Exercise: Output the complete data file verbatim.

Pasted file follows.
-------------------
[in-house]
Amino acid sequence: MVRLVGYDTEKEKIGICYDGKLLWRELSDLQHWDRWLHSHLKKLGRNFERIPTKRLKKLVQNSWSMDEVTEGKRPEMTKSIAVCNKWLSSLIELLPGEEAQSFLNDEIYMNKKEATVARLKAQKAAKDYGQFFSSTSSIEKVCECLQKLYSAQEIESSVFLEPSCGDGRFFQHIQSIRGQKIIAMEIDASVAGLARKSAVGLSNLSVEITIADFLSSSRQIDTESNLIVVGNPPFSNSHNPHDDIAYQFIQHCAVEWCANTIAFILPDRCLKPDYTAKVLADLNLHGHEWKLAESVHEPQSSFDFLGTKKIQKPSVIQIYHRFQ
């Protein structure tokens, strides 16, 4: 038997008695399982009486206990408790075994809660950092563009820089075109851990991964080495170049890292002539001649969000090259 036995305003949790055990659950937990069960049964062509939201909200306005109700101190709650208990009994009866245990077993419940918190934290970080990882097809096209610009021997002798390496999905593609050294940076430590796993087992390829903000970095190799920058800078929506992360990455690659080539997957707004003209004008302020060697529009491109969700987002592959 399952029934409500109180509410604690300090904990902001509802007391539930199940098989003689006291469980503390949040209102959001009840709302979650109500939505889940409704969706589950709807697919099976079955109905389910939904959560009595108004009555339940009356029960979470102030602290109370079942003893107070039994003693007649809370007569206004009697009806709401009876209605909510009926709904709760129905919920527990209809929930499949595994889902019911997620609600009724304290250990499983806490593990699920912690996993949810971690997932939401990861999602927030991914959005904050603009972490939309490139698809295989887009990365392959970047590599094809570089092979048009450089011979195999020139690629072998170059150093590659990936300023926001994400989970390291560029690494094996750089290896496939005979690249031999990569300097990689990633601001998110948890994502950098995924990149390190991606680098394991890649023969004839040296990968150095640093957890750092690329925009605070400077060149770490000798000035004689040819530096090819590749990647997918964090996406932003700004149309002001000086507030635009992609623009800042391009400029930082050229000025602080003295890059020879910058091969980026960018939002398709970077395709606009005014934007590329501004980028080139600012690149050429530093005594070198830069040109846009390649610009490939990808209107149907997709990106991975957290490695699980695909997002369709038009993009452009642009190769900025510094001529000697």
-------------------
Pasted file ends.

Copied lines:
[in-house]
Amino acid sequence: MVRLVGYDTEKEKIGICYDGKLLWRELSDLQHWDRWLHSHLKKLGRNFERIPTKRLKKLVQNSWSMDEVTEGKRPEMTKSIAVCNKWLSSLIELLPGEEAQSFLNDEIYMNKKEATVARLKAQKAAKDYGQFFSSTSSIEKVCECLQKLYSAQEIESSVFLEPSCGDGRFFQHIQSIRGQKIIAMEIDASVAGLARKSAVGLSNLSVEITIADFLSSSRQIDTESNLIVVGNPPFSNSHNPHDDIAYQFIQHCAVEWCANTIAFILPDRCLKPDYTAKVLADLNLHGHEWKLAESVHEPQSSFDFLGTKKIQKPSVIQIYHRFQ
């Protein structure tokens, strides 16, 4: 038997008695399982009486206990408790075994809660950092563009820089075109851990991964080495170049890292002539001649969000090259 036995305003949790055990659950937990069960049964062509939201909200306005109700101190709650208990009994009866245990077993419940918190934290970080990882097809096209610009021997002798390496999905593609050294940076430590796993087992390829903000970095190799920058800078929506992360990455690659080539997957707004003209004008302020060697529009491109969700987002592959 399952029934409500109180509410604690300090904990902001509802007391539930199940098989003689006291469980503390949040209102959001009840709302979650109500939505889940409704969706589950709807697919099976079955109905389910939904959560009595108004009555339940009356029960979470102030602290109370079942003893107070039994003693007649809370007569206004009697009806709401009876209605909510009926709904709760129905919920527990209809929930499949595994889902019911997620609600009724304290250990499983806490593990699920912690996993949810971690997932939401990861999602927030991914959005904050603009972490939309490139698809295989887009990365392959970047590599094809570089092979048009450089011979195999020139690629072998170059150093590659990936300023926001994400989970390291560029690494094996750089290896496939005979690249031999990569300097990689990633601001998110948890994502950098995924990149390190991606680098394991890649023969004839040296990968150095640093957890750092690329925009605070400077060149770490000798000035004689040819530096090819590749990647997918964090996406932003700004149309002001000086507030635009992609623009800042391009400029930082050229000025602080003295890059020879910058091969980026960018939002398709970077395709606009005014934007590329501004980028080139600012690149050429530093005594070198830069040109846009390649610009490939990808209107149907997709990106991975957290490695699980695909997002369709038009993009452009642009190769900025510094001529000697």